We came from an amoral world, and as humans, we have been trying to find the better morals than “hit you on the head so I get what I want”. People didn’t really figure out libertarianism until ~200 years ago. “Freedom” is sure as hell not the “natural state of man”. It shouldn’t be surprising some people don’t share our philosophy.

    So yea, moral relativism is probably a more accurate model of how the world works. If you want to change minds, attack the assumptions people work from, not their morality as if it’s intrinsic to the universe.

    I’m not excusing crime and oppression, only noting crime and oppression are constructs invented by man, declared evil by our assumptions. Those concepts change with time, and man will eternally find the concepts up for debate. It’s naive to think we have it all figured out.

  36. #36 |  Twin-Skies | 

    I recall reading an old article saying that Jackie Chan used to get beaten rather frequently as a child by his master in Chinese acrobat school. Sammo Hung, a fellow student, recalled similar memories.

    Perhaps he’s subconsciously projecting those bitter times?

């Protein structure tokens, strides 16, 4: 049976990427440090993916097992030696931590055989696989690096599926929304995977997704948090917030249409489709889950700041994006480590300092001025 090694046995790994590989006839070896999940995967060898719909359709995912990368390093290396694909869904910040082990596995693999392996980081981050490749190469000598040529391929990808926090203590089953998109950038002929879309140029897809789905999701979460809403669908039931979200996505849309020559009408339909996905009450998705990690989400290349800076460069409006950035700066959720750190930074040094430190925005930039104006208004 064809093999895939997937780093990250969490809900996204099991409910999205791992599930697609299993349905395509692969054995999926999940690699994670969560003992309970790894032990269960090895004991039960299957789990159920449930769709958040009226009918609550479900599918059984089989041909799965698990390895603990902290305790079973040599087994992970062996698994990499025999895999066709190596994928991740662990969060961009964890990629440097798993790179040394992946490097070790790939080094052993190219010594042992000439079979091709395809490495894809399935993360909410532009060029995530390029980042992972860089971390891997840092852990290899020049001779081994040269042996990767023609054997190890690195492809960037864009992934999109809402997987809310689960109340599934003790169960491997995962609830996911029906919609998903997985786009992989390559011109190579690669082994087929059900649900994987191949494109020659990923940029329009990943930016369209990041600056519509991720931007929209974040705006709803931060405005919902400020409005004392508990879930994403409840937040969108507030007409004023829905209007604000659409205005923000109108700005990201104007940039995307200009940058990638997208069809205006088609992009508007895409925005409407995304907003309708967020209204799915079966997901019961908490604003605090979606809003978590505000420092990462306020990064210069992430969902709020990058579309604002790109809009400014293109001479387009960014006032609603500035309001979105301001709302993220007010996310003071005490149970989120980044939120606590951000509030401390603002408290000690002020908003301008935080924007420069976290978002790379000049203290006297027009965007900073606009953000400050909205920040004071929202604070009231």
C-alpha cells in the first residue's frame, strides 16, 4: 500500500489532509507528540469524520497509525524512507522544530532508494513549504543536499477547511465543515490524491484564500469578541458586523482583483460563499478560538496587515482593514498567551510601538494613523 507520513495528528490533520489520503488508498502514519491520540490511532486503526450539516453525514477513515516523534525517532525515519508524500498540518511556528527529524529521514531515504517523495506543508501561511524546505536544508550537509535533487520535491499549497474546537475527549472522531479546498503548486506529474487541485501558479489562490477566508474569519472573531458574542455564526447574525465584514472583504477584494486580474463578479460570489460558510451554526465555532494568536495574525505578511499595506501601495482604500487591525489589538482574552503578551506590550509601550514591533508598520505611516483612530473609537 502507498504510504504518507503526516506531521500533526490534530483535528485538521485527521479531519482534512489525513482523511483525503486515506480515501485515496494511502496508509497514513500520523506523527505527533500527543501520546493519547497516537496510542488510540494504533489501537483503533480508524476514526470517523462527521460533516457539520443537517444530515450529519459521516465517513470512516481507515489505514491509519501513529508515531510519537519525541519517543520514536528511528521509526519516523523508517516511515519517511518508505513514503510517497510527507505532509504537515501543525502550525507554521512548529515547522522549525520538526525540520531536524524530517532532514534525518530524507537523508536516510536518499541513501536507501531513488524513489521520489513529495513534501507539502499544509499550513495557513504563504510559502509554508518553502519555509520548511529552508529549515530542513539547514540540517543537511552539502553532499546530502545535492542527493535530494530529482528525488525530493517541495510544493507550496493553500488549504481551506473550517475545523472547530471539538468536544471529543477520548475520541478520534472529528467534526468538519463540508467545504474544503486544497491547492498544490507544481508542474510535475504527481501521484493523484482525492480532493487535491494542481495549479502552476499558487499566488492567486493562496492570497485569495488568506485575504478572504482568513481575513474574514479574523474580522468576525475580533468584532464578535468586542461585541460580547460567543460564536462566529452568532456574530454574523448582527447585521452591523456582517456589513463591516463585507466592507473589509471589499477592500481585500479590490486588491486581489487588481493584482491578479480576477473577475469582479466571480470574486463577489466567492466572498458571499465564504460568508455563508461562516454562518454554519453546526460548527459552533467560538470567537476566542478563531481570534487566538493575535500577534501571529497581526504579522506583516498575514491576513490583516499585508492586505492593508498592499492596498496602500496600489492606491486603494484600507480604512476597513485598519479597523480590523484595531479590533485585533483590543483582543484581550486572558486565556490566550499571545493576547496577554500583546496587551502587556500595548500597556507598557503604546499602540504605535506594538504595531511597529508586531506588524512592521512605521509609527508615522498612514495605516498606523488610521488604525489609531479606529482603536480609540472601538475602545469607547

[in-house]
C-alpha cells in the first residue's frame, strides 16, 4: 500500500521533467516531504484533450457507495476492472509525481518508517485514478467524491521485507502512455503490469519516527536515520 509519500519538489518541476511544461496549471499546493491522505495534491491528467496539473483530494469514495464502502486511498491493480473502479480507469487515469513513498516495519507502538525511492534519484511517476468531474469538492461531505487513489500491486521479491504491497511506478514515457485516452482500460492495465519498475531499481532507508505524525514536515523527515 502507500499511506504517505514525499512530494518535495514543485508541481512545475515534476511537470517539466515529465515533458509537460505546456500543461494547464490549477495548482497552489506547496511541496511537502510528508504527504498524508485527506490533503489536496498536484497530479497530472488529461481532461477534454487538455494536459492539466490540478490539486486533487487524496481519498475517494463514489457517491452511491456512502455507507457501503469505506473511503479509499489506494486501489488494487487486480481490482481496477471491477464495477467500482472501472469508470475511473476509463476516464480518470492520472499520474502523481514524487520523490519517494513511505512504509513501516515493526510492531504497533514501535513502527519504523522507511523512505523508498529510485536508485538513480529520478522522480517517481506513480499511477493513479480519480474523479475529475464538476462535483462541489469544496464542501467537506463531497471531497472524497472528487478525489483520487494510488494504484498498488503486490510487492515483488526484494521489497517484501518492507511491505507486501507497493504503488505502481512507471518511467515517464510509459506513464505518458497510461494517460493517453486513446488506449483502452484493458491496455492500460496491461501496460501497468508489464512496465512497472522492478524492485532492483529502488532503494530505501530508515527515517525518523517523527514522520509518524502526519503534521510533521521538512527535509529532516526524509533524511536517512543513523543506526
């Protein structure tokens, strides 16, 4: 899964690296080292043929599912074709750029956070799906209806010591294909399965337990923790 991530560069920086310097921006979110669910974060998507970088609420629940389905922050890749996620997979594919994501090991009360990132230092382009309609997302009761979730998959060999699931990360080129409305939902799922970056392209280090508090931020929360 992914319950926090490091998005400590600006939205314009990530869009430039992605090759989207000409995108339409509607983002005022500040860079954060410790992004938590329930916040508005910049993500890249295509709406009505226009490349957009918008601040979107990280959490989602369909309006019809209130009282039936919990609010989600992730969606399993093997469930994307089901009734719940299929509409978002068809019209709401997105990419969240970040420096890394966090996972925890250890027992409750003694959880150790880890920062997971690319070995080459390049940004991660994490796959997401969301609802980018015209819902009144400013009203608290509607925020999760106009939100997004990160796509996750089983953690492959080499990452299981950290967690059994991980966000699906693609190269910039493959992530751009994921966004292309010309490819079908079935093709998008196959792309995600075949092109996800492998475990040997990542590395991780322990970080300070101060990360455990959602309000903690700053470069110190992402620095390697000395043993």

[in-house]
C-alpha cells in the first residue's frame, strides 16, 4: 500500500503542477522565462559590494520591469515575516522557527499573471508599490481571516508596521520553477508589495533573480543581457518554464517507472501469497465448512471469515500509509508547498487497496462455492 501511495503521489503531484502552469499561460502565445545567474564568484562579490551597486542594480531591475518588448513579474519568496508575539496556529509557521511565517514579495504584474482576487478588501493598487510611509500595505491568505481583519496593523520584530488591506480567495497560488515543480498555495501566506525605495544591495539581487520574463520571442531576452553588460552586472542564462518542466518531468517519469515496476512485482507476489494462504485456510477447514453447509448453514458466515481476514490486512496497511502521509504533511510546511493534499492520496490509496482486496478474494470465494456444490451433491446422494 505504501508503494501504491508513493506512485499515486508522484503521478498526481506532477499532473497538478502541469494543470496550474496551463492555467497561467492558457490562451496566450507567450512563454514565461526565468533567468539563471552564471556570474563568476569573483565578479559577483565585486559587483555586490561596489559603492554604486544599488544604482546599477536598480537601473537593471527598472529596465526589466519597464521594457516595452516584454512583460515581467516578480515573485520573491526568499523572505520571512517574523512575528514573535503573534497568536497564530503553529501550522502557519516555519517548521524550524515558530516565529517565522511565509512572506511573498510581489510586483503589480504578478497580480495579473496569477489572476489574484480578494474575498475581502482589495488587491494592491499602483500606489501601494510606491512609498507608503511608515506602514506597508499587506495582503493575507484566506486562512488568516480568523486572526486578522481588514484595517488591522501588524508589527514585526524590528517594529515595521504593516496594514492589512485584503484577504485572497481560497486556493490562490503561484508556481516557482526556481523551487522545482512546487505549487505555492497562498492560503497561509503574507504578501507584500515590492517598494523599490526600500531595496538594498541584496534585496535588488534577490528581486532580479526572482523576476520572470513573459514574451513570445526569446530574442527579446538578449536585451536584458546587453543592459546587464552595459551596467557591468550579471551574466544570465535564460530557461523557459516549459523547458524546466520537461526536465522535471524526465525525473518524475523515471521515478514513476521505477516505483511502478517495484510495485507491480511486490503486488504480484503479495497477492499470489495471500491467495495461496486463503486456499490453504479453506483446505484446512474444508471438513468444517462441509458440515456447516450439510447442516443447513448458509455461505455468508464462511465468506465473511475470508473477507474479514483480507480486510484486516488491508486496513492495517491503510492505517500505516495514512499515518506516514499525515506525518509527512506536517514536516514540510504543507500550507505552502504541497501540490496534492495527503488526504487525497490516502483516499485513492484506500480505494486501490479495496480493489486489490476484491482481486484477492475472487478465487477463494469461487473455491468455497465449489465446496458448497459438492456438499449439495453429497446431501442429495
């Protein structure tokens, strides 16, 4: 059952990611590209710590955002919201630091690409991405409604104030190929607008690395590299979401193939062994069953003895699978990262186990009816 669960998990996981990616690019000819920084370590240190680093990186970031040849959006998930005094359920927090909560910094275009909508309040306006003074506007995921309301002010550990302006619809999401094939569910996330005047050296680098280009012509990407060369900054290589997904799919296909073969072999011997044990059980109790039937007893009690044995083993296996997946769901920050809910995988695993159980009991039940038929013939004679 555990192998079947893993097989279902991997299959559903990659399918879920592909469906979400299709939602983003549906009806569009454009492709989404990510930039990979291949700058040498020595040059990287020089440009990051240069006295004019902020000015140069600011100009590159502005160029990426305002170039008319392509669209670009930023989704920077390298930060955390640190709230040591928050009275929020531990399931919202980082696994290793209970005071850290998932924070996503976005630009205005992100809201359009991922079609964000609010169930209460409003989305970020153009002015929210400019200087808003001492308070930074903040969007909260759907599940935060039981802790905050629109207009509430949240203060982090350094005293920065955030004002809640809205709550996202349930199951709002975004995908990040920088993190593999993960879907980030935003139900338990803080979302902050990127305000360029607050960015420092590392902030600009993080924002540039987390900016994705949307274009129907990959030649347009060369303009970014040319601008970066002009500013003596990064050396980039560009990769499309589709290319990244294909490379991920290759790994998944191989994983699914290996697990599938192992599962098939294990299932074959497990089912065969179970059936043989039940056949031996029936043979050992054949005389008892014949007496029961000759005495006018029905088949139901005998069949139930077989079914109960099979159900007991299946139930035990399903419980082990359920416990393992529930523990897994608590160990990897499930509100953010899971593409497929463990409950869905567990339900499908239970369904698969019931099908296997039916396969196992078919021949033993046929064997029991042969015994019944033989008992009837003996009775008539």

37. #37 |  John Jenkins | 

    All morals are relative unless you believe a beaded man threw his laws down upon the masses.

    That is incorrect. You don’t have to believe in received knowledge to believe that application of reason leads to objective moral truths. Your statement is logically false.

    Your argument seems to be that because we make assumptions, those assumptions cannot be right. That is an obvious logical error (an assumption can be right; it’s just not proven).

    Moral relativism is simply the claim that there is no objective morality. If that is so, then there is no argument for libertarianism and no argument to, say, refrain from murder. If there are no objective morals, then by definition we cannot make a moral claim.